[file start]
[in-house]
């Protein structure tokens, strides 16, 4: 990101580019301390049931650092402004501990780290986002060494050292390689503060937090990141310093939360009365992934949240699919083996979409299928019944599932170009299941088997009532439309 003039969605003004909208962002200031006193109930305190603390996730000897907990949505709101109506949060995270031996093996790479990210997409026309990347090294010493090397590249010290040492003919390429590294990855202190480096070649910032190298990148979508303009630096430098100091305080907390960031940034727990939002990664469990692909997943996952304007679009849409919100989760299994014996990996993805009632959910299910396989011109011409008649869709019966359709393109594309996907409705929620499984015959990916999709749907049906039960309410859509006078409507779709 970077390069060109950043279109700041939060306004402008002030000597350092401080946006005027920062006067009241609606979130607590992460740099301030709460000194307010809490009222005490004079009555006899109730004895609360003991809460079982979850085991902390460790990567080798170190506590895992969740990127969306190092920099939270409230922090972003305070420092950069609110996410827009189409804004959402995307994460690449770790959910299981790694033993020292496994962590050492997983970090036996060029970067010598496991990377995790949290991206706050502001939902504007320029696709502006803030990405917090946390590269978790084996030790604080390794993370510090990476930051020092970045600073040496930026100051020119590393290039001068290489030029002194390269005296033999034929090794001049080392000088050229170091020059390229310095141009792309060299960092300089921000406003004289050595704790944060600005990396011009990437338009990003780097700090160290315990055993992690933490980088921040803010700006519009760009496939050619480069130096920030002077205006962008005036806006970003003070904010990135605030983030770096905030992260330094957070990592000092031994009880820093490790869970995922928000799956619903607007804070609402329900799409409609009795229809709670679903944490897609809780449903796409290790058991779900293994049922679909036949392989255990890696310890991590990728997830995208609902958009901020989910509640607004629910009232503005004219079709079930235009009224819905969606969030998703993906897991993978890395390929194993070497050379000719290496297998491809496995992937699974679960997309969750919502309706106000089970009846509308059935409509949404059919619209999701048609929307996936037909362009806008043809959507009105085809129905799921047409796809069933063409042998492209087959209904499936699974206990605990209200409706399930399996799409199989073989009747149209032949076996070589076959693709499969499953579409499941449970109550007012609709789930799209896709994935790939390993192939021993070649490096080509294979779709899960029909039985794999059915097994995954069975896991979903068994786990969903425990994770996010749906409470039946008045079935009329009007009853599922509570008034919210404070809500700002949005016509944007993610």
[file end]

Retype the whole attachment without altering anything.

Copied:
[in-house]
């Protein structure tokens, strides 16, 4: 990101580019301390049931650092402004501990780290986002060494050292390689503060937090990141310093939360009365992934949240699919083996979409299928019944599932170009299941088997009532439309 003039969605003004909208962002200031006193109930305190603390996730000897907990949505709101109506949060995270031996093996790479990210997409026309990347090294010493090397590249010290040492003919390429590294990855202190480096070649910032190298990148979508303009630096430098100091305080907390960031940034727990939002990664469990692909997943996952304007679009849409919100989760299994014996990996993805009632959910299910396989011109011409008649869709019966359709393109594309996907409705929620499984015959990916999709749907049906039960309410859509006078409507779709 970077390069060109950043279109700041939060306004402008002030000597350092401080946006005027920062006067009241609606979130607590992460740099301030709460000194307010809490009222005490004079009555006899109730004895609360003991809460079982979850085991902390460790990567080798170190506590895992969740990127969306190092920099939270409230922090972003305070420092950069609110996410827009189409804004959402995307994460690449770790959910299981790694033993020292496994962590050492997983970090036996060029970067010598496991990377995790949290991206706050502001939902504007320029696709502006803030990405917090946390590269978790084996030790604080390794993370510090990476930051020092970045600073040496930026100051020119590393290039001068290489030029002194390269005296033999034929090794001049080392000088050229170091020059390229310095141009792309060299960092300089921000406003004289050595704790944060600005990396011009990437338009990003780097700090160290315990055993992690933490980088921040803010700006519009760009496939050619480069130096920030002077205006962008005036806006970003003070904010990135605030983030770096905030992260330094957070990592000092031994009880820093490790869970995922928000799956619903607007804070609402329900799409409609009795229809709670679903944490897609809780449903796409290790058991779900293994049922679909036949392989255990890696310890991590990728997830995208609902958009901020989910509640607004629910009232503005004219079709079930235009009224819905969606969030998703993906897991993978890395390929194993070497050379000719290496297998491809496995992937699974679960997309969750919502309706106000089970009846509308059935409509949404059919619209999701048609929307996936037909362009806008043809959507009105085809129905799921047409796809069933063409042998492209087959209904499936699974206990605990209200409706399930399996799409199989073989009747149209032949076996070589076959693709499969499953579409499941449970109550007012609709789930799209896709994935790939390993192939021993070649490096080509294979779709899960029909039985794999059915097994995954069975896991979903068994786990969903425990994770996010749906409470039946008045079935009329009007009853599922509570008034919210404070809500700002949005016509944007993610």